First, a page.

• Conference Proceeding

Using a Dual Frame Sampling Design to Increase the Efficiency of reaching Population subgroups in a Telephone Survey

Citation

Roe, D., & Currivan, D. (2004). Using a Dual Frame Sampling Design to Increase the Efficiency of reaching Population subgroups in a Telephone Survey. In American Association for Public Opinion Research 59th Annual Conference,Phoenix, AZ: AAPOR.

Abstract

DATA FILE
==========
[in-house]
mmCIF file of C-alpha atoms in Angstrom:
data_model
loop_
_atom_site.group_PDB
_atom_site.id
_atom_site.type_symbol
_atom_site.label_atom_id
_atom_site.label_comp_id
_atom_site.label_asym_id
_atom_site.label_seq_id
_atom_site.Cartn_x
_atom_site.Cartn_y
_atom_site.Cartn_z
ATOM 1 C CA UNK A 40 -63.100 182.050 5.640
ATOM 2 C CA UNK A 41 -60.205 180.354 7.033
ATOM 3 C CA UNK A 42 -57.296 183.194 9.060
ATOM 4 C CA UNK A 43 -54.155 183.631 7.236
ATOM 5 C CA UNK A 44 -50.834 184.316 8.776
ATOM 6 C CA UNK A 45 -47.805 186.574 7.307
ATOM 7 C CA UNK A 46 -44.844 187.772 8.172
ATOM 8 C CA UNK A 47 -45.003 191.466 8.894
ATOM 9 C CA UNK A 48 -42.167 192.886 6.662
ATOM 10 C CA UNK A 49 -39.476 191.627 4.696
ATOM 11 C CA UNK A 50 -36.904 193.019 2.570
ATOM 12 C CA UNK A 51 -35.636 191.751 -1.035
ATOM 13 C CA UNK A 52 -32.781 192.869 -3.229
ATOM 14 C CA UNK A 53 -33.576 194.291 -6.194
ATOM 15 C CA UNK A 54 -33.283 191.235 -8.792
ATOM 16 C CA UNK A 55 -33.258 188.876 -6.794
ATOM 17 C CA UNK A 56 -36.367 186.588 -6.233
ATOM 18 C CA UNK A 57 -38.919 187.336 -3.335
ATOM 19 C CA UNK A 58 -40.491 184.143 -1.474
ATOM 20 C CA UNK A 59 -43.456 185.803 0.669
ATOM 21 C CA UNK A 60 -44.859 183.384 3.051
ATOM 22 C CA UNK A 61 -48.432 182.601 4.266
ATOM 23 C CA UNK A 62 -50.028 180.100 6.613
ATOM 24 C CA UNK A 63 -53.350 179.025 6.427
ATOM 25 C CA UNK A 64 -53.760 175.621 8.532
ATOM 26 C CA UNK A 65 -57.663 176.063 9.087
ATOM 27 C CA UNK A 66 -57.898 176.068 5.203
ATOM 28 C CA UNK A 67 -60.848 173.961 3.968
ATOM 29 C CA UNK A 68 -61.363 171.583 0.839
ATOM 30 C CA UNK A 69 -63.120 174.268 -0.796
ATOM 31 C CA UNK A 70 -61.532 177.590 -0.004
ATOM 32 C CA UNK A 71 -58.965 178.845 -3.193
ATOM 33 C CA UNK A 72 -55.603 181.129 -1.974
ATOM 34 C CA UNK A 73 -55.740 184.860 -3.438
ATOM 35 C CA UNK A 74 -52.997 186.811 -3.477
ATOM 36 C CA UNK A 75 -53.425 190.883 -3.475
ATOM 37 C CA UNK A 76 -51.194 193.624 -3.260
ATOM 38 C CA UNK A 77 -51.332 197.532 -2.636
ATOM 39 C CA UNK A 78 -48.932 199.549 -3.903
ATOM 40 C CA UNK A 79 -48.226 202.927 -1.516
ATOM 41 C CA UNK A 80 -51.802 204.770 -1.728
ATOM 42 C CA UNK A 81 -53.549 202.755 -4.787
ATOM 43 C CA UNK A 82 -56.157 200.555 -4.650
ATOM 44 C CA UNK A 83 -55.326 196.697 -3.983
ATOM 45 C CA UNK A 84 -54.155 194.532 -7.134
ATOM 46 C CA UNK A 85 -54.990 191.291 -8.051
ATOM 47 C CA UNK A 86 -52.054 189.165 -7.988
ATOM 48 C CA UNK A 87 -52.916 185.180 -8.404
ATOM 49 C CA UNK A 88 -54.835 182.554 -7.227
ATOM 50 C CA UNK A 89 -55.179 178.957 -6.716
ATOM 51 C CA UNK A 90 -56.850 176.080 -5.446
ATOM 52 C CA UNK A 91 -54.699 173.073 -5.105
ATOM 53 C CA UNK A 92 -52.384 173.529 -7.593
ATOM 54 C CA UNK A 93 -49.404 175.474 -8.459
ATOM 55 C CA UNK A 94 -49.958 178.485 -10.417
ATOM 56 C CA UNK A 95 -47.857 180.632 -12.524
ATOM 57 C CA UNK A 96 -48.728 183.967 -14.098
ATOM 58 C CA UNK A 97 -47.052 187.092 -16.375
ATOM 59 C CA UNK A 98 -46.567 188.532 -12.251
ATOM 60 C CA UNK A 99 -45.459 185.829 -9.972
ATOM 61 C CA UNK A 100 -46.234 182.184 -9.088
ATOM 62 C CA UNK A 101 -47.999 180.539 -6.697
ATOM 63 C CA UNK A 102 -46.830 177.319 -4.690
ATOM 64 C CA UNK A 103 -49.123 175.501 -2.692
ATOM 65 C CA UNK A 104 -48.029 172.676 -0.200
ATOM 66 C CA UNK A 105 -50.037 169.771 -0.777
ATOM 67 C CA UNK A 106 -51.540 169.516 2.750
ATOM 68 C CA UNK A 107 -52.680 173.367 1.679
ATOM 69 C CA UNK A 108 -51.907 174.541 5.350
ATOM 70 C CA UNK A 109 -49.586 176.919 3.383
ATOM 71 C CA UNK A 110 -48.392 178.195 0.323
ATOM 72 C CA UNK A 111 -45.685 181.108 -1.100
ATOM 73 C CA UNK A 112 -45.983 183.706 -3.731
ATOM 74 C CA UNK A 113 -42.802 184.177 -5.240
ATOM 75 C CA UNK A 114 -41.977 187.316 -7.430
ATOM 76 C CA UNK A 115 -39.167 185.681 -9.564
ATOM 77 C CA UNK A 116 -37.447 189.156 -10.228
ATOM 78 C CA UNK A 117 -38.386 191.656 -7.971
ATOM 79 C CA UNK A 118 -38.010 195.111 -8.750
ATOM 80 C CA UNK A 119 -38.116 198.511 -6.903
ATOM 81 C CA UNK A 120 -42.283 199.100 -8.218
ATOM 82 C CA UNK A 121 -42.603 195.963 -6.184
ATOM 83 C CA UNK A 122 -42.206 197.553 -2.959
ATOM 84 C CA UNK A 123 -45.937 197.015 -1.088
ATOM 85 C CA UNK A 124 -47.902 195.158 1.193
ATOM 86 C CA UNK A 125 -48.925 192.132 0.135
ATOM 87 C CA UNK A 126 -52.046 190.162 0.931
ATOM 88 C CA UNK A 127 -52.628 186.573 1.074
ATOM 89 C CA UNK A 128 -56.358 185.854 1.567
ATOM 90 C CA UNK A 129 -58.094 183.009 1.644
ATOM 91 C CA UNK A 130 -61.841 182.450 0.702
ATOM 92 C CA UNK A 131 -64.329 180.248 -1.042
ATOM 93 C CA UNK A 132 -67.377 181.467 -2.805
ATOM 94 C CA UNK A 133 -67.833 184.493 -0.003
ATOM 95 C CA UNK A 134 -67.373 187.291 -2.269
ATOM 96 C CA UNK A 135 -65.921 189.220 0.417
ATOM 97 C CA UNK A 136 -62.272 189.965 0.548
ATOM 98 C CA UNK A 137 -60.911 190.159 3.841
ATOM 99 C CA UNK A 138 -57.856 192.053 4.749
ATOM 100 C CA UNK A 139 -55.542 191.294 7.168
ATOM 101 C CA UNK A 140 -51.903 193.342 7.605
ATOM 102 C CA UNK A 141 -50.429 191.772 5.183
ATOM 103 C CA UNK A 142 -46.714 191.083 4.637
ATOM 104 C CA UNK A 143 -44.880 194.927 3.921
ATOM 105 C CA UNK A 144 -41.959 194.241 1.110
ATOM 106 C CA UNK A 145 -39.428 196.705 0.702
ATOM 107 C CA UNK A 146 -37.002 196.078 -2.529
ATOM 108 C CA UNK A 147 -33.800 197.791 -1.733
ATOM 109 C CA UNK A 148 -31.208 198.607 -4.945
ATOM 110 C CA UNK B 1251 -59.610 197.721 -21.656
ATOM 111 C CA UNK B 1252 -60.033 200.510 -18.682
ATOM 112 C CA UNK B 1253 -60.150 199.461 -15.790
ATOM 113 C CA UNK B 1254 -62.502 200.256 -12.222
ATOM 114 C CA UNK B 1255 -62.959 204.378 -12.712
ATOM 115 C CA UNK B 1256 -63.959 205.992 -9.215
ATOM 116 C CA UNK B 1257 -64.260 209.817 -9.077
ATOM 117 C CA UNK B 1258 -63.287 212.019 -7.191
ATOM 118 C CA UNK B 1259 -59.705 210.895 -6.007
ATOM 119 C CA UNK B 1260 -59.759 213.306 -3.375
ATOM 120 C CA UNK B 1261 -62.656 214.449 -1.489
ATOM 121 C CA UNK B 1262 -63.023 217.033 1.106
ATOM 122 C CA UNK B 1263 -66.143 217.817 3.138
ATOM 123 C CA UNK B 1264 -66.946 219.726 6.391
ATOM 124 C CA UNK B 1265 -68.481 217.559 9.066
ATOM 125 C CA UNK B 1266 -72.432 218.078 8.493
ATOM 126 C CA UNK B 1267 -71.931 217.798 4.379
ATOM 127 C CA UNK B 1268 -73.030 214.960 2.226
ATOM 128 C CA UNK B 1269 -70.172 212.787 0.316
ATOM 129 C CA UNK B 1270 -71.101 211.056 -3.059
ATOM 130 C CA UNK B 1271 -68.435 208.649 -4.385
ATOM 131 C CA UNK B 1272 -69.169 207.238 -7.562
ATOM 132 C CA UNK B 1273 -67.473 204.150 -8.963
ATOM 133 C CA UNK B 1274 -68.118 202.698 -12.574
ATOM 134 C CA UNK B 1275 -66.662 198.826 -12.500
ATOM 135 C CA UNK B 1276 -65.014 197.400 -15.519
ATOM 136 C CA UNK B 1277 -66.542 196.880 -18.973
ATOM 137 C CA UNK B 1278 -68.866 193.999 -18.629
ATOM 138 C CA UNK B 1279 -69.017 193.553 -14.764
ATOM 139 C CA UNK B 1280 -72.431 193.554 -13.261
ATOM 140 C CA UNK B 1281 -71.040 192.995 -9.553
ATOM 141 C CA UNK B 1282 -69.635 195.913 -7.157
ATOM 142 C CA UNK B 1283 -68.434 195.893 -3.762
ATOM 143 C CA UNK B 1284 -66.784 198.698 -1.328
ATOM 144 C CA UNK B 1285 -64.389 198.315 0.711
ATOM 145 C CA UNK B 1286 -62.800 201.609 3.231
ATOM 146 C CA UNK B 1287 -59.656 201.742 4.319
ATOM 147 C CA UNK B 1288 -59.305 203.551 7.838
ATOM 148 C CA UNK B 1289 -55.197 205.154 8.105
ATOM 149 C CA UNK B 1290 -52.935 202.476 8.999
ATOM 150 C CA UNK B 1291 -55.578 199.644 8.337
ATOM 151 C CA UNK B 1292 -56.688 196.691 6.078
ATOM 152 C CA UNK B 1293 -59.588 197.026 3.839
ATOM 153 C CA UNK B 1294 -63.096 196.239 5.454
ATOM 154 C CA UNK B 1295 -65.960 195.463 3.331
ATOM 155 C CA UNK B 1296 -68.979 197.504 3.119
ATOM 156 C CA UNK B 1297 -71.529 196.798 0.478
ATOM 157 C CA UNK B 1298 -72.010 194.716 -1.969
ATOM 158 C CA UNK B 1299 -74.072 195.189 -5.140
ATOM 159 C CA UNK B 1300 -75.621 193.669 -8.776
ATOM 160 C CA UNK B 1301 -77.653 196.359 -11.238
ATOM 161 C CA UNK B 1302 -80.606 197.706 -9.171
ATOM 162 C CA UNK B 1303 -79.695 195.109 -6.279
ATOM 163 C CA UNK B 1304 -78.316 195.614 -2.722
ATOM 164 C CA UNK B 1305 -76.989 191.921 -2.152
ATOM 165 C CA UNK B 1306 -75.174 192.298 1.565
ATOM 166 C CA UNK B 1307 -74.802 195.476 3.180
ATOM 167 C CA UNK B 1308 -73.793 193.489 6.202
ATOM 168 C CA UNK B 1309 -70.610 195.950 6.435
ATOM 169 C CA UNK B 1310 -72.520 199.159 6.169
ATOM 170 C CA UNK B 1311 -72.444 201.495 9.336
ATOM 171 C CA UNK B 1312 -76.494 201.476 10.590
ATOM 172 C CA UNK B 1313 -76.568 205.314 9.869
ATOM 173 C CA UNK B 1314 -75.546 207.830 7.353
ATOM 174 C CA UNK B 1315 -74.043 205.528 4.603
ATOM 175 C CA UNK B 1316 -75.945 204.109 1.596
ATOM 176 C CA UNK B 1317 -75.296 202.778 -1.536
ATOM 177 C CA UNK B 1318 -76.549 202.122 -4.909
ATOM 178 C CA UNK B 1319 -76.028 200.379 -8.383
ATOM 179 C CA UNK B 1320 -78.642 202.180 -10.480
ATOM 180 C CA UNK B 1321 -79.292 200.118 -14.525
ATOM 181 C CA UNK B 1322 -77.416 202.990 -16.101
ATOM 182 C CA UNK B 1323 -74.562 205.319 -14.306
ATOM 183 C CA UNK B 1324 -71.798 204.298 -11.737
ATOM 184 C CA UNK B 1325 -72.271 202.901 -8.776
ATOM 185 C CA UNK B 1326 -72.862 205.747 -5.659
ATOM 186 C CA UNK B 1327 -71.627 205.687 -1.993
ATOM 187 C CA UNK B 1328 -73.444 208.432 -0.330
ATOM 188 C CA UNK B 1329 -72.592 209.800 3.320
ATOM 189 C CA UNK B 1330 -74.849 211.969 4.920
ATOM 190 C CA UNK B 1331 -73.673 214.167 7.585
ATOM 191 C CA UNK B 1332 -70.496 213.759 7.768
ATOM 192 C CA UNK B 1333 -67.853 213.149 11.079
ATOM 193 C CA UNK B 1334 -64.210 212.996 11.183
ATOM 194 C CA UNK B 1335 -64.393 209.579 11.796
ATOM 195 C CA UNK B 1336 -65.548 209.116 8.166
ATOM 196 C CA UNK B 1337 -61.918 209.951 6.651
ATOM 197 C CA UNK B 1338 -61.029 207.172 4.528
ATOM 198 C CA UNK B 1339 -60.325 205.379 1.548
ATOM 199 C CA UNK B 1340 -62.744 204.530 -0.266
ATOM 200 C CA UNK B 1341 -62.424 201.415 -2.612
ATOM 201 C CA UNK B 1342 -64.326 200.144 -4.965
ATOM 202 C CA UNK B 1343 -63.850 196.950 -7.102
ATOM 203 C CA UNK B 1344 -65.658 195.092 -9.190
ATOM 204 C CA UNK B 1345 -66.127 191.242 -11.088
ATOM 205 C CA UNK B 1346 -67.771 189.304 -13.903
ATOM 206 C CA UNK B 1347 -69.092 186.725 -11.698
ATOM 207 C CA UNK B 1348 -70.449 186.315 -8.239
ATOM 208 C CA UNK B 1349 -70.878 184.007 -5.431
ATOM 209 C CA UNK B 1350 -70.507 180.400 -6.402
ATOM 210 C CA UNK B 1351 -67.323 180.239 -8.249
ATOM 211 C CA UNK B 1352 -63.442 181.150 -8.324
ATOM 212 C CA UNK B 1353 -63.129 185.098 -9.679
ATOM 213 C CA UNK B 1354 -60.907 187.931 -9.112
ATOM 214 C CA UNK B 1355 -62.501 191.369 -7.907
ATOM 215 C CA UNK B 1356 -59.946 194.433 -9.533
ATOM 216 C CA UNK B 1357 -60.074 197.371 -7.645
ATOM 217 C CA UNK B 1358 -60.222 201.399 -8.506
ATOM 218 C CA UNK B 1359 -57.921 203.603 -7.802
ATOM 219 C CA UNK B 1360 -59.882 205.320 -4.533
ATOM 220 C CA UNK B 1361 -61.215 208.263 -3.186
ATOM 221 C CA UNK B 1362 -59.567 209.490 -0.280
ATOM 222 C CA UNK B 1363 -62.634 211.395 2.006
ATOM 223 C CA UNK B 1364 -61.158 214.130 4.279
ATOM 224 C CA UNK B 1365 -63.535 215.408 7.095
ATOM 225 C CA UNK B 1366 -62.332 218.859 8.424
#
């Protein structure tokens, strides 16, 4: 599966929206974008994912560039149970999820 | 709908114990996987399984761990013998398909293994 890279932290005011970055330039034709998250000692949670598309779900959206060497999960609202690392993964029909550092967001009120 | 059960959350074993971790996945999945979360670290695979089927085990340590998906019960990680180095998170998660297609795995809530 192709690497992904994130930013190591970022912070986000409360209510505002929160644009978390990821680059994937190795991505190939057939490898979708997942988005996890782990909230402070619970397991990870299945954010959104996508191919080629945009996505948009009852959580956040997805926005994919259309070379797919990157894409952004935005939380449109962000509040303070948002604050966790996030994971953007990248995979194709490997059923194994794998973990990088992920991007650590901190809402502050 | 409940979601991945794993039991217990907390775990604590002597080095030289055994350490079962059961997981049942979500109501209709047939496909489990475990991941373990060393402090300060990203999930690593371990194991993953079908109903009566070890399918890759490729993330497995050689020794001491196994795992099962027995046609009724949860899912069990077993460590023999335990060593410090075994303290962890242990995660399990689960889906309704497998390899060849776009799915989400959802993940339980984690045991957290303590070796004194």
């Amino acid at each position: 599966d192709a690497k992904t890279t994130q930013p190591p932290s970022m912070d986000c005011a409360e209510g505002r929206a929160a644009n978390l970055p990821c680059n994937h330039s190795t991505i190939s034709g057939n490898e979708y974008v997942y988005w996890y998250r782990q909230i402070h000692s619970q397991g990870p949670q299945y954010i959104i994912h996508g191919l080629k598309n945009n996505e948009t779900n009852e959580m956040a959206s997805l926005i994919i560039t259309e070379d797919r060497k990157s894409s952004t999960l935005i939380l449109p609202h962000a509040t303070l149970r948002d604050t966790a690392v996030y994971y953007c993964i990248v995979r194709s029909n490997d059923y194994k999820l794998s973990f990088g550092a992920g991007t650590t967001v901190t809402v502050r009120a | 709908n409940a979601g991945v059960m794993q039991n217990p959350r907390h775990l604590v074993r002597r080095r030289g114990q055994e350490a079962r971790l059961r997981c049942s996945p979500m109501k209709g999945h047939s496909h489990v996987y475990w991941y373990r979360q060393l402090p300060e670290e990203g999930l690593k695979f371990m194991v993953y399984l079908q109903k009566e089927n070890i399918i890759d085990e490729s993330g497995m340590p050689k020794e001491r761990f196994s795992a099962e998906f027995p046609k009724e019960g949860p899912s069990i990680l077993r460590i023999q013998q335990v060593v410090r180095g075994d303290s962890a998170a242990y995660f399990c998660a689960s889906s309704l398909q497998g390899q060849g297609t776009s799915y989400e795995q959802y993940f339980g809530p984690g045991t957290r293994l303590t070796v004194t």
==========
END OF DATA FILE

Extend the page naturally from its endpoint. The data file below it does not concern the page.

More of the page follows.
The effort and cost required to reach households and complete interviews in random-digit dialing (RDD) telephone surveys has increased over the past several years. Effort and cost are even greater in RDD surveys when the sample design specifies screening the population for specific subgroups, such as age or ethnic groups. When the probability of reaching respondents in a specific subgroup is sufficiently low, the cost of using a standard RDD approach can be prohibitive. An alternative strategy is to supplement RDD numbers with numbers selected from directory listings. Using listed numbers can significantly improve the probability of reaching eligible respondents and thereby lower the effort and cost of screening households and completing interviews. Still, directory- listed sample frames have the important shortcoming of excluding the growing number of households that do not currently have listed numbers. Furthermore, additional information on the listed sample frame on how likely household members belong to a particular subgroup may be of limited accuracy. The potential result of these shortcomings of listed sample frames is bias in survey estimates. The goal of this research is to better understand the costs and benefits of supplementing an RDD sample with a listed sample in a national survey that targets respondents in certain age and ethnic groups. The analysis compares the two sampling frames on both key outcomes of the data collection effort and on substantive results among completed interviews. Key data collection outcomes include rates of working and residential numbers, eligibility rates, and completion rates. Among completed interviews, we examine differences in the targeted demographics (age and ethnicity), as well as other demographic characteristics and substantive indicators. This research will provide some evidence on the potential of dual- frame designs to provide accurate data on population subgroups with less effort and cost compared to RDD methods.